I see the old men all tired, stiff and sore
The weary old heroes of a forgotten war
And the young people ask "What are they marching for?"
And I ask myself the same question

And the band played Waltzing Matilda
And the old men still answer the call
But year after year, more old men disappear
Some day no one will march there at all

I have something like a dozen different versions. This is obviously an anthem in Australia, as many of these are by OZies.
This LINK will take you to a direct download (MP3 - save the file) of Eric Bogle's version.
You can LISTEN to a live acoustic version by John Williamson.
But I think the version I by far and away like the best is THIS ONE, I believe its by Liam Clancy.

The point is this:

As part of the marking of Remembrance Day here in Canada. The ceremonial in Ottawa included a short taped segment delivered by the last surviving Canadian who served in the Great War. Latter the commentator mentioned that the ceremony in France had the last three living survivors from all of Europe.

But year after year, more old men disappear
Some day no one will march there at all.

And the young people ask "What are they marching for?"

My old friend Braun McAsh yearly drags out his medals 'and still answers the call'. He wrote me and said:
"Someone ... asked why I wasn't standing with the other vets. I told him that today wasn't about who you stood with, but remembering those who never made it back to stand with anyone."

We need to remember. Its not just to honour the debt we owe to those 'Absent Friends'.
Its so the young know why - and what the cost is when the band strikes up the march, yet again.

Gazing in the Crystal Ball

May 4, 2006

Military action may halt currency meltdown
By Braun McAsh


The U.S. economy is in terrible shape, thanks to the Bush administration racking up a greater debt than the 42 previous presidencies combined. The national debt is at US$8.4 trillion, with US$1.6 trillion held by foreign governments. The trade deficit is US$750 billion and rising. And due to the Bush tax cuts, federal tax revenues as a percentage of the gross domestic product are at their lowest since 1950, according to the U.S. General Accounting Office.

The world's oil is bought and paid for in American dollars. This constant demand for the U.S. dollar stabilizes the currency. Oil is the single most important factor dictating the value of the U.S. dollar. (U.S. currency hasn't been linked to the price of gold since 1971.)

When the Bush administration invaded Iraq three years ago, many assumed it was about seizing the oil. As it turns out, this was a valid assumption, just not in the manner originally stated.


Go read this article by my old friend Braun McAsh.
Note the date - May, 2006

Some one did too warn you about this.

Tuesday, November 11, 2008

'For Our Honoured Dead'

'For Our Honoured Dead'
mixed media

Last year I attended a theatre opening and reception, very shortly after Remembrance Day. In the room was a plinth holding a book — a Book of Remembrance, which held the names of all those who had died from that town in Canada’s wars. I was outraged to see how the unthinking would litter the Book with their empty glasses and garbage.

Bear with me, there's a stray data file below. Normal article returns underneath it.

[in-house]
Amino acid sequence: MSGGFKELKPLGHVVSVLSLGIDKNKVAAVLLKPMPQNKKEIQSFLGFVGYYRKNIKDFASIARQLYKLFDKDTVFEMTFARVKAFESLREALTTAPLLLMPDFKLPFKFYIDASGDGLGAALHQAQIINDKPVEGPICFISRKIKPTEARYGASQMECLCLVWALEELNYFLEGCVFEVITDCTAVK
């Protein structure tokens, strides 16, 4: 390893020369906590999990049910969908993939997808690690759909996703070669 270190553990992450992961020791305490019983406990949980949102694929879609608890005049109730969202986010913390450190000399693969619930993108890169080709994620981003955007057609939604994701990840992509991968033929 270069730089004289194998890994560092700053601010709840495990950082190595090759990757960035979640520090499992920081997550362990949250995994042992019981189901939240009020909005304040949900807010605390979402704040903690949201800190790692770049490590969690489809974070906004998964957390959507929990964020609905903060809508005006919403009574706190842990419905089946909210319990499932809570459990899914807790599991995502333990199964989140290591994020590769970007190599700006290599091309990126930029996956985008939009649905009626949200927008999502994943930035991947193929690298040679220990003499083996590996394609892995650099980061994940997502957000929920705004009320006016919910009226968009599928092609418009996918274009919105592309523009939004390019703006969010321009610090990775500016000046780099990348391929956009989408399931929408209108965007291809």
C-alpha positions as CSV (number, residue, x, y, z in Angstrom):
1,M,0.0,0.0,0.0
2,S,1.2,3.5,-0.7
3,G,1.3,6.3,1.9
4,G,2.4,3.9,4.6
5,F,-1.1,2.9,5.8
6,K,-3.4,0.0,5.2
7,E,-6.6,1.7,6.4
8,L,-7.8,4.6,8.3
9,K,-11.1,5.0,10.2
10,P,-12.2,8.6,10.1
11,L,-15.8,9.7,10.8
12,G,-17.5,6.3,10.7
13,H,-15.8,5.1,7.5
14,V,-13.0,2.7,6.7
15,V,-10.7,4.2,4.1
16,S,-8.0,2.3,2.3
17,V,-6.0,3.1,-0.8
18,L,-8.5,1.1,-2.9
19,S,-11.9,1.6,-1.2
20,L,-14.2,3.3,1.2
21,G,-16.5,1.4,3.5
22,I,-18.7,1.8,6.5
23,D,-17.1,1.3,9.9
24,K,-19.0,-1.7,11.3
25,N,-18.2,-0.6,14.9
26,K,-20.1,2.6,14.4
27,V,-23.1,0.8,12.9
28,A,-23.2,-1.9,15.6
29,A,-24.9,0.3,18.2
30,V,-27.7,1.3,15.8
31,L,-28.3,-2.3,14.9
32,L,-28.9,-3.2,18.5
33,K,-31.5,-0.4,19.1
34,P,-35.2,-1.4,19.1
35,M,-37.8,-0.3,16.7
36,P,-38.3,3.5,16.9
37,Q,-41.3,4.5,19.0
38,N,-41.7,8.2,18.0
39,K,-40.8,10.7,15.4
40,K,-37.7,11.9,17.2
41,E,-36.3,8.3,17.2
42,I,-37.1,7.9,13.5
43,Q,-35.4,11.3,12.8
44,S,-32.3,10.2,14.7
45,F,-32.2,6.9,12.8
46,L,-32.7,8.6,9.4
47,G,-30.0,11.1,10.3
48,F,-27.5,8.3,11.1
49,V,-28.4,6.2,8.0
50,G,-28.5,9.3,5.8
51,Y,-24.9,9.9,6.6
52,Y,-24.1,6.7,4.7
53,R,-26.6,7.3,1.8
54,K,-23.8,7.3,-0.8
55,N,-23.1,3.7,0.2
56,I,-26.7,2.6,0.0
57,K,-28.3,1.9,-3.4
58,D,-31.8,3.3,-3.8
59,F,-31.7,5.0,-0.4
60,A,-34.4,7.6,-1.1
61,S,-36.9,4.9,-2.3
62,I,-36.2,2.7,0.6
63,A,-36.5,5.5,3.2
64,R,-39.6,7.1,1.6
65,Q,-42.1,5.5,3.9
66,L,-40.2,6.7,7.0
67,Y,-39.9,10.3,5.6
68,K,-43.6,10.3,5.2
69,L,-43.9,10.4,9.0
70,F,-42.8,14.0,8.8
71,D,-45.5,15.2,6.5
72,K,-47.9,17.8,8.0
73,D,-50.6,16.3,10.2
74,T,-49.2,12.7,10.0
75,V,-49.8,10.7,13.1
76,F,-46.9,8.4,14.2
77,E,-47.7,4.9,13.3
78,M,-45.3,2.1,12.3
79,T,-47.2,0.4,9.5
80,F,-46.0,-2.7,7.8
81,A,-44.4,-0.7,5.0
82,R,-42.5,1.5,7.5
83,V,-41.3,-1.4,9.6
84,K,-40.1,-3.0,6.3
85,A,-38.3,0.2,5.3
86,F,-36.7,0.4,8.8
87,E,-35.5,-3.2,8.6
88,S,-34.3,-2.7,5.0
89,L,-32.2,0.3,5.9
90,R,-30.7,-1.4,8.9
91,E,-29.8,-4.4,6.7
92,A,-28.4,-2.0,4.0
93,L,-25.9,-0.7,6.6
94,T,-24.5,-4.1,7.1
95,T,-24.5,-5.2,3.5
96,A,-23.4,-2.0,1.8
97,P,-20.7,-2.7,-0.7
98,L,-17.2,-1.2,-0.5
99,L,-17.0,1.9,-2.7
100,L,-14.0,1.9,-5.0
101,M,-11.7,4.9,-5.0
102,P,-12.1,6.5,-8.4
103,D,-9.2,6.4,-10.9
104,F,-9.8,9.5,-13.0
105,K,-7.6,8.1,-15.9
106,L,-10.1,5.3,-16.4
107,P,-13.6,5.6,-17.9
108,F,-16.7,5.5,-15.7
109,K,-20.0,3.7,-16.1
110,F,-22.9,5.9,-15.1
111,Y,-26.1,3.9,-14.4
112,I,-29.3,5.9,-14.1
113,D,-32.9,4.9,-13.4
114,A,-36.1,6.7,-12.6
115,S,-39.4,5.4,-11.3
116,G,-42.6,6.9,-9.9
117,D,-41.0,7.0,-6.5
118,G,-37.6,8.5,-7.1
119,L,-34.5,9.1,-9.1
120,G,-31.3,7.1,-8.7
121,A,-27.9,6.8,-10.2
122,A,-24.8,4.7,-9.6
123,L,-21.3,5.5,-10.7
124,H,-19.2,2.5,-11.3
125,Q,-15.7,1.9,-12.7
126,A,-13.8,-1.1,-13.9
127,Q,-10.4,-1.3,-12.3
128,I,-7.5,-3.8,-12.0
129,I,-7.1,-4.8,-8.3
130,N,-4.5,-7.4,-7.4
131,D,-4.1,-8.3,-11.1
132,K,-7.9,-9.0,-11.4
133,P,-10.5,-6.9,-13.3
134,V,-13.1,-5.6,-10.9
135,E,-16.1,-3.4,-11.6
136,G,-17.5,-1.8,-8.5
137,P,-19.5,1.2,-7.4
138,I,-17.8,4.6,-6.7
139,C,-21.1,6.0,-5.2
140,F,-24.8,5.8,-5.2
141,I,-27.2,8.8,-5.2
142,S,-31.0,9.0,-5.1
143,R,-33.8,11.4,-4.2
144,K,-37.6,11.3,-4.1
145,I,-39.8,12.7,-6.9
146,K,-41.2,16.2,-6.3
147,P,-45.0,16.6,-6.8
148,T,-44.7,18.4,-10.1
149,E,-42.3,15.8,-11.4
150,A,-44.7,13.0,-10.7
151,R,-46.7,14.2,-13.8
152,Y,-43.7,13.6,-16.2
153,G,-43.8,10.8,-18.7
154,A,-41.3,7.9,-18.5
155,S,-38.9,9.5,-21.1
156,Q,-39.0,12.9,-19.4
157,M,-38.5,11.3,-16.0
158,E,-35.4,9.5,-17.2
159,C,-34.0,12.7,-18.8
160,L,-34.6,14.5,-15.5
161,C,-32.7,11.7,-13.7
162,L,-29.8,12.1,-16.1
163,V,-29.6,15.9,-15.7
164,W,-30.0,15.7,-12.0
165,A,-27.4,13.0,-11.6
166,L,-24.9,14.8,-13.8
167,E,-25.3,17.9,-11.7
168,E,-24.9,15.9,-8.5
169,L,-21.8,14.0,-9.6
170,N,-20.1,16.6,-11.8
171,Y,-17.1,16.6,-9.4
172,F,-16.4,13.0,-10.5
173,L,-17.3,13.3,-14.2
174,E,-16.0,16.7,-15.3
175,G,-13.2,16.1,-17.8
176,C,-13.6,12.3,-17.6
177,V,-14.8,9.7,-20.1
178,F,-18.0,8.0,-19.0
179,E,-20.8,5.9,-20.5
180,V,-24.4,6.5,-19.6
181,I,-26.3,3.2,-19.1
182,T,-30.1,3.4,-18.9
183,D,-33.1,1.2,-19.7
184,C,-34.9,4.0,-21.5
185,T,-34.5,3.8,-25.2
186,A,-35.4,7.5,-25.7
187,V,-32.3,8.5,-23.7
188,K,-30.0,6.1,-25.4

Regardless of your attitude towards War, soldiers continue to die in your place and at your command.
A people will be known by how they respect those who placed themselves to be killed for the welfare of all.

I was driven to create 'For Our Honoured Dead'.
The exhibit was well into its planning stages last fall, and I had actually intended to work on something related to Norse burial customs as one of my submissions. The events described in the brief statement above (from the Grave Goods catalog) electrified me however. I have rarely made political or pointed social comments with my work, but I could just not let this one go past.

For this work, I wanted to echo a number of conventions seen in War Memorials:
- The shield and sword are both created at about 25 per cent larger than life sized. So often this enlarging past normal human scale is done by memorial artists. It must be intentional, to make the heroic figures literally 'larger than life'.
- The shield was made from stainless steel. Of all the metals in the work, the shield, symbolizing defense, is rendered in a metal which endures. We must remember to keep ever vigilant to protect our society. Combat as defense can never be seen as wrong, even a pacifist may fight to stay alive.
- The sword has been left rough finished. It is a functional tool of war, not intended to be considered a work of art. The spring steel of the blade, as well as the plain steel of the hilt has been left unprotected. Already the blade shows surface rust from handling. The patriotic rhetoric that encourages us to fight never survives the first shock of actual combat. After a time, the reasons 'why' will corrode away like rust.
- The main figure on the shield is a Crusader's Cross. It is made of thin mild steel, already covered with rust and soon to corrode. Over the centuries, more blood has been spilled in the name of God than for any other reason. In the last 1000 years of the West, all leaders have claimed that God is on their side. How can this be the case?
- At the top of the shield are a pair of maple leaves, made from copper and brass. These metals are certain to change colour with time, yet will remain long after the steels of God and Weapon have dissolved. At core, we fight for place, for home. The exact details of this often fade with time, but these reasons remain.